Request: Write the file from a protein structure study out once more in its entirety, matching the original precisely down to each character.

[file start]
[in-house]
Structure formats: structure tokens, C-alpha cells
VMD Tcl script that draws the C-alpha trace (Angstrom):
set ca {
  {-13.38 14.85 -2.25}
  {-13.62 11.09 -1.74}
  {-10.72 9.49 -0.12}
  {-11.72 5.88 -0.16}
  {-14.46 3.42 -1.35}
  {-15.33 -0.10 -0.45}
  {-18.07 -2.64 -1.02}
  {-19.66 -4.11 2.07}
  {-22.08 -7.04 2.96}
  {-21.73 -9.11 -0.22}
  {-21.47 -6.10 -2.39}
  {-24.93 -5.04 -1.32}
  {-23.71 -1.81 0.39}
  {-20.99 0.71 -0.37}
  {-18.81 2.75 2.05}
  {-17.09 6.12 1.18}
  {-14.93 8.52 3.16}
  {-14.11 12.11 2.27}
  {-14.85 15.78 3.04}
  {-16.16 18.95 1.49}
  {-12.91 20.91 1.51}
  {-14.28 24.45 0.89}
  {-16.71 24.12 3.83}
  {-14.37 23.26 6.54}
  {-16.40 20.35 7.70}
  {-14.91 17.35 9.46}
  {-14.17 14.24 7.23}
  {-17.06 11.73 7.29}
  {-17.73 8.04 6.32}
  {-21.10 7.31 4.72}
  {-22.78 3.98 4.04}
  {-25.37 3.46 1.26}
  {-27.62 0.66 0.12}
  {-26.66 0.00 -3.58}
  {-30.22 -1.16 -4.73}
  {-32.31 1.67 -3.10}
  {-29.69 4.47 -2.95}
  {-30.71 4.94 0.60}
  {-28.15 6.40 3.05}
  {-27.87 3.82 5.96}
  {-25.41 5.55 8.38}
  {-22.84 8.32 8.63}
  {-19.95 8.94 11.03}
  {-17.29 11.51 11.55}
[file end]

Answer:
[in-house]
Structure formats: structure tokens, C-alpha cells
VMD Tcl script that draws the C-alpha trace (Angstrom):
set ca {
  {-13.38 14.85 -2.25}
  {-13.62 11.09 -1.74}
  {-10.72 9.49 -0.12}
  {-11.72 5.88 -0.16}
  {-14.46 3.42 -1.35}
  {-15.33 -0.10 -0.45}
  {-18.07 -2.64 -1.02}
  {-19.66 -4.11 2.07}
  {-22.08 -7.04 2.96}
  {-21.73 -9.11 -0.22}
  {-21.47 -6.10 -2.39}
  {-24.93 -5.04 -1.32}
  {-23.71 -1.81 0.39}
  {-20.99 0.71 -0.37}
  {-18.81 2.75 2.05}
  {-17.09 6.12 1.18}
  {-14.93 8.52 3.16}
  {-14.11 12.11 2.27}
  {-14.85 15.78 3.04}
  {-16.16 18.95 1.49}
  {-12.91 20.91 1.51}
  {-14.28 24.45 0.89}
  {-16.71 24.12 3.83}
  {-14.37 23.26 6.54}
  {-16.40 20.35 7.70}
  {-14.91 17.35 9.46}
  {-14.17 14.24 7.23}
  {-17.06 11.73 7.29}
  {-17.73 8.04 6.32}
  {-21.10 7.31 4.72}
  {-22.78 3.98 4.04}
  {-25.37 3.46 1.26}
  {-27.62 0.66 0.12}
  {-26.66 0.00 -3.58}
  {-30.22 -1.16 -4.73}
  {-32.31 1.67 -3.10}
  {-29.69 4.47 -2.95}
  {-30.71 4.94 0.60}
  {-28.15 6.40 3.05}
  {-27.87 3.82 5.96}
  {-25.41 5.55 8.38}
  {-22.84 8.32 8.63}
  {-19.95 8.94 11.03}
  {-17.29 11.51 11.55}